Wines of Chile 101

Taking a look at the where, what, whys and whens of Chile


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Red Grapes
Perhaps not surprisingly Chile has relied on the classic Bordeaux varieties for much of their red wine production. Early success with these varieties and the undeniable fact that they are well adapted to the valley’s surrounding Santiago, the economic center of the country, have both contributed to a long string of successful wines. Offering a powerful blend of new world fruit and old world tannins and savoriness they are easy wines to like.
 
With time we have learned that some of that savoriness comes courtesy of Carmenere. Today Cabernet is still king, accounting for more than half of the vineyards planted to red varieties in Chile, with Merlot a distant second at 15%, Carmenere closing fast at 13%, and Syrah in 4th place with about 9%. Old vine Mission, known locally as Pais, and Carignane  are attracting renewed interest as fine wines but producers large and small who are looking to expand Chile’s reputation in the world but they account for a tiny percentage of acreage under vine.
 

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  • Snooth User: Zuiko
    Hand of Snooth
    540750 756

    "In the north of the country vineyards in the ocean cooled Limari Valley are proving particularly well suited to Chardonnay..."

    Indeed! The Concha Y Toro, Casillero del Diablo Chardonnays of recent vintages (2010, 11 & 12) were all from Limari and were successful. They are a big, rich, sappy style but with the necessary acid to carry them. Older vintages were from Casablanca Valley.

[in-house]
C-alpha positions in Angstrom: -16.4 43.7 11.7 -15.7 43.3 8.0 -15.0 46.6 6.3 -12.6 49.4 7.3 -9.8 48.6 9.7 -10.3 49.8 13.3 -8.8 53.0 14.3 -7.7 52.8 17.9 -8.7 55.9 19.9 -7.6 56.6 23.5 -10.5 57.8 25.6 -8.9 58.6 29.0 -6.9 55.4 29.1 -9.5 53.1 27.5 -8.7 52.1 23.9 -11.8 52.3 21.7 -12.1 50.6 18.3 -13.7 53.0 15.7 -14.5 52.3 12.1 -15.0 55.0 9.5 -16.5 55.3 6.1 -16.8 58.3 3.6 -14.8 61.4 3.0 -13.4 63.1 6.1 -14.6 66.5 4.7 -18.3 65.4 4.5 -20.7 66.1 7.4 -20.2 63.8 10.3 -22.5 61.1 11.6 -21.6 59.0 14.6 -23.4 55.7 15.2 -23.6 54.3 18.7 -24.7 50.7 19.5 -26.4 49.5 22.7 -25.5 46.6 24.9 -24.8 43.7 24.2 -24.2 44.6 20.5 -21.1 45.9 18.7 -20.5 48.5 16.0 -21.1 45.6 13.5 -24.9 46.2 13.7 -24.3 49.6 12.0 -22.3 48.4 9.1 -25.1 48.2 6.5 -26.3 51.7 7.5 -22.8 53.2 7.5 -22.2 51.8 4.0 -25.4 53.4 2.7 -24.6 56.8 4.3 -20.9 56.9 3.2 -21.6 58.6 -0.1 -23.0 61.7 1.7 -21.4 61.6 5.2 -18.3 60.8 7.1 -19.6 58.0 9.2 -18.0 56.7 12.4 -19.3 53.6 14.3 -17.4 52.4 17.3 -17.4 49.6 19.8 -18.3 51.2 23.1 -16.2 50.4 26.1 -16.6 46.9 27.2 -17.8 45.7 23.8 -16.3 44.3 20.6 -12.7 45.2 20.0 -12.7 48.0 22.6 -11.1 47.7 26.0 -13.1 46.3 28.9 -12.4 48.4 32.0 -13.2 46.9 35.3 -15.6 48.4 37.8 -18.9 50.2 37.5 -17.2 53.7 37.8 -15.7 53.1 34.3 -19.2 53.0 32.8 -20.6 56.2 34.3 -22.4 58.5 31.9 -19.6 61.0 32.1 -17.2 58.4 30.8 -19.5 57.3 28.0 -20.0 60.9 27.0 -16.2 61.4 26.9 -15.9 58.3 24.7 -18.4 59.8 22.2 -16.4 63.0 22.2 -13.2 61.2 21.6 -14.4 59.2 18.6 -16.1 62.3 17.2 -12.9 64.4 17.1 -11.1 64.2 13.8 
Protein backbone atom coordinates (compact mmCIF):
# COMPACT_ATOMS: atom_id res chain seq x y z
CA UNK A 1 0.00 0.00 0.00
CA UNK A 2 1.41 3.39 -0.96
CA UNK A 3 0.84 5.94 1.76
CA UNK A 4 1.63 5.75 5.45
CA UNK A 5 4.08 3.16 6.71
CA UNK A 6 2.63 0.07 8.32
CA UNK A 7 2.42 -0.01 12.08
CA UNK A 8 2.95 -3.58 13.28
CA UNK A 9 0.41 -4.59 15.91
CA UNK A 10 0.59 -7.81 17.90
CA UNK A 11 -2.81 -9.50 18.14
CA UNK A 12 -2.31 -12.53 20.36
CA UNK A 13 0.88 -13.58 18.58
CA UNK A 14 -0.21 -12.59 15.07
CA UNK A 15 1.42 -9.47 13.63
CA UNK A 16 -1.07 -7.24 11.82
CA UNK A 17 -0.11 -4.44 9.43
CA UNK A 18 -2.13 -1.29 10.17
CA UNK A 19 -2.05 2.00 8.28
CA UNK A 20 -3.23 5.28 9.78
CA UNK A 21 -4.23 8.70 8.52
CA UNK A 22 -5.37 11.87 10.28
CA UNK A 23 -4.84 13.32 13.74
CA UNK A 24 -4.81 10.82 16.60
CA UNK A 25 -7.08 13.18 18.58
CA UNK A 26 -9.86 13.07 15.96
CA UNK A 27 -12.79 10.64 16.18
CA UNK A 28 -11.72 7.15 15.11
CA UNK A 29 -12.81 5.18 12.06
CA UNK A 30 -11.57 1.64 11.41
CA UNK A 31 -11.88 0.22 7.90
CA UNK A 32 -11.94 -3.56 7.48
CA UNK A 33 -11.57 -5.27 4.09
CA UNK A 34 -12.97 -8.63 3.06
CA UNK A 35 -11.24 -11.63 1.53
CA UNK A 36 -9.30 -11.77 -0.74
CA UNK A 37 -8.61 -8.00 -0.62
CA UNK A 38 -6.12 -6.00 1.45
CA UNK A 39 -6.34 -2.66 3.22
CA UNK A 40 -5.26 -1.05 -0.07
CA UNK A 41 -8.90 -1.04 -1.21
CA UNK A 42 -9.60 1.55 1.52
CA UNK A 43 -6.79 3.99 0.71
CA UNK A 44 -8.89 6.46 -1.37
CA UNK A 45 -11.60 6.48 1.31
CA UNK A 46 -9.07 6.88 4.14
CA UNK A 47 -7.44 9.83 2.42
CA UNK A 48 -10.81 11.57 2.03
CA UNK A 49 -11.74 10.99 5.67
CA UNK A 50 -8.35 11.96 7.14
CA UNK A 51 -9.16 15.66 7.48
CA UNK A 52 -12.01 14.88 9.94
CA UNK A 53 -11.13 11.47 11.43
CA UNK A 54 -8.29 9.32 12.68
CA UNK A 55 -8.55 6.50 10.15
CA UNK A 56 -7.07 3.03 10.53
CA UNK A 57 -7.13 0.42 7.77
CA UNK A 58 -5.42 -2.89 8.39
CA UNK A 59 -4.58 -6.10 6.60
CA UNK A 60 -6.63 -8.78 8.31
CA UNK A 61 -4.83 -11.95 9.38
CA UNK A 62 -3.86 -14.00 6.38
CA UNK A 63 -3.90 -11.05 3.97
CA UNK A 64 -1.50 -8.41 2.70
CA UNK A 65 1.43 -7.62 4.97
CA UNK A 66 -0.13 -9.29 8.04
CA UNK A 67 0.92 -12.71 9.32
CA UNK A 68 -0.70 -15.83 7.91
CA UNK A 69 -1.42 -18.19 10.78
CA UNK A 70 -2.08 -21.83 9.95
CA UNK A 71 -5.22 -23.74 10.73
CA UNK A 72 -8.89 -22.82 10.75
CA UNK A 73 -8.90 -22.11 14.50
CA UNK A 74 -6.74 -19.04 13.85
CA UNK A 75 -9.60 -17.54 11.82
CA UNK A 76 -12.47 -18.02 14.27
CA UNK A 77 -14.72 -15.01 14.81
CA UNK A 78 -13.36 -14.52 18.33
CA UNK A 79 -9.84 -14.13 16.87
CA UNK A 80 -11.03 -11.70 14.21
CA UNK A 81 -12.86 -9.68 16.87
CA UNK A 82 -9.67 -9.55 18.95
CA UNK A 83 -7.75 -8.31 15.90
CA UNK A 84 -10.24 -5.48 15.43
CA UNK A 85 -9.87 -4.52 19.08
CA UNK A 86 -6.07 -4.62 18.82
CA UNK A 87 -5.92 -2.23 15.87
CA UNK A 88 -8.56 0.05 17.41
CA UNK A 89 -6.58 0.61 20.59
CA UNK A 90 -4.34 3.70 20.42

Oct 28, 2013 at 6:37 PM


  • Snooth User: Gregory Dal Piaz
    Hand of Snooth Voice of Snooth
    89065 204,541

    Nice observation. Thanks for that!

    Oct 28, 2013 at 7:44 PM


  • Snooth User: sometime66
    1347805 9

    Concha y Toro 'Marques de Casa Concha' Cabernet Sauvignon, Puente Alto $20
    Santa Rita Medalla Real Gran Reserva Cabernet Sauvignon, Maipo Valley $18
    Cousino Macul Antiguas Reservas Cabernet Sauvignon, Maipo Valley $15
    Santa Carolina Reserva de Familia Cabernet Sauvignon, Maipo Valley $15

    are all cabs from the same area and particularly the Concha y Toro 'Marques de Casa Concha' Cabernet Sauvignon, Concha y Toro 'Marques de Casa Concha' Cabernet Sauvignon, Puente Alto $20 from the same vineyard as the highly overpriced "Don Melchoir", just not from a barrel picked to be bottled as "Don Melchoir". Same vineyard, same picking, same vinafication. All of the above mentioned wines are excellent buys. As is any wine from the Santa Digna (owned by Miguel Torres, Spain) label. If you're into late harvest wines look for the Santa Digna Late Harvest Reisling. Mind boggling, save $100+ over a German or French Late Harvest...Enjoy.

    Oct 29, 2013 at 8:59 PM


  • Yesterday I was at a tasting with the Chilean Icons, organized by Patricio Tapia + Wines of Chile (Sao Paulo, Brazil): Don Maximiano 2010 and 2000, Don Melchior 2010 + 1996; Casa Real 2010 + 2002; Altair 2010 + 2002;Lapostolle 2010 + 2002; Montes Folly Syrah 2010 + 2000. The older wines were great, but Follies Syrah 2000 (2010 was much better, because 2000 was a young vine). Casa Real 1996 is ready, to drink this year. Last week I spent few days in Santiago visiting Cousino Maculsituated at Maipo (by the way, Antiguas Reservas Cab is a best buy, and if you have a chance, try Antiguas Reserva Syrah) Maipo is a great terroir for cabs. San Antonio great for Sauvignon Blanc as in Casa Marin.

    Oct 30, 2013 at 8:59 AM


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